Ouster Explains Details of its SPAD LiDAR Sensor

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Ouster 2018 article explains the design choices behind its 850nm SPAD-based LiDAR. Among other blocks, the article covers SPAD sensor and its data processing:

A Novel CMOS ASIC with SPAD Detectors

"CMOS SPADs have many practical advantages over the traditional approaches from other lidar manufacturers. Most important is that they can be directly integrated in a CMOS wafer, which makes it possible to incorporate massive amounts of signal processing on the silicon die right next to the detectors.

As lidar resolutions and data rates continue to increase, on-chip signal processing is essential - the current OS1-64 detector is capable of counting and storing over one trillion photons per second into on-chip memory. This is a titanic amount of data, and we’ve included over 100 GMACs per second (1 GMAC = 1 billion multiply accumulate operations) of signal processing logic in over 10 million transistors to ultimately produce the millions of 3D points per second that our customers use to drive cars, map environments, and identify obstacles.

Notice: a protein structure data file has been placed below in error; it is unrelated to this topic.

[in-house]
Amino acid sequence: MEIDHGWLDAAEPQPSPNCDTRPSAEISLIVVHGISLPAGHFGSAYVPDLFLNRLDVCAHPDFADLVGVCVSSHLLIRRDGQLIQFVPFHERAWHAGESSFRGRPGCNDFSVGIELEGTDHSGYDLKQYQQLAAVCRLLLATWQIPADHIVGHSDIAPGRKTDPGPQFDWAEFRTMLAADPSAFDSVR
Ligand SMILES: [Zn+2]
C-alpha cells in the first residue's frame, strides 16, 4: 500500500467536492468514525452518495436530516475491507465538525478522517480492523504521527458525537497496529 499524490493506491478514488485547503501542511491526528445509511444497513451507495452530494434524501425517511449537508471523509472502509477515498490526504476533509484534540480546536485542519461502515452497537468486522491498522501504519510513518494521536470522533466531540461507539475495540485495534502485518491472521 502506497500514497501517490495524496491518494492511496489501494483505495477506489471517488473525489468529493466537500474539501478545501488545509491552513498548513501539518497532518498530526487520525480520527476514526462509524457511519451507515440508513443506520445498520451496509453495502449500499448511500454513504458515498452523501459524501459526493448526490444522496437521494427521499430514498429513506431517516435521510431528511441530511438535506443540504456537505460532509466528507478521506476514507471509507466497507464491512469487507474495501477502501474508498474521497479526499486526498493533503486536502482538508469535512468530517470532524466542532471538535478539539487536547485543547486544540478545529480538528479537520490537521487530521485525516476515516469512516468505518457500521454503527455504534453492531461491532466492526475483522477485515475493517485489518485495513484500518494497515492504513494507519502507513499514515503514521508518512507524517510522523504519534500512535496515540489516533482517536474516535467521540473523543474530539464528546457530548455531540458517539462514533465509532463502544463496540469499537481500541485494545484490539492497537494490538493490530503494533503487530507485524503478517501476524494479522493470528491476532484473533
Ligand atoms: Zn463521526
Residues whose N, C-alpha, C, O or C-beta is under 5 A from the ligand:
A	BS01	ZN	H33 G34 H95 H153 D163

Processing requirements are only going to go up, and Ouster is leading the way with our custom silicon.

SPADs are also moving along a Moore’s Law-esque performance curve. While today’s SPADs might be 2-5% efficient (efficiency here is measured as the percentage of photons that hit the detector that trigger a binary pulse. Most photons travel through the silicon without causing a pulse to trigger which is a bummer), new SPADs are 20-30% efficient (at 850nm) and efficiencies up to 80% may be possible as the technology matures. Increases in SPAD detector efficiency directly increase a sensor’s range and resolution - a 10x efficiency increase makes an OS1 with 640 lines of resolution not just possible but extremely likely. Unlike the legacy detector technologies used in lidar, our SPAD technology already achieves market leading performance but there is more than an order of magnitude improvement still left to go.
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Operating in 850nm band requires more attention to sunlight radiation suppression. Ouster approaches this issue it by concentrating its VCSEL emitter light in sparse points and blocking sunlight from outside of these points, remotely similar to Apple iPad LiDAR:

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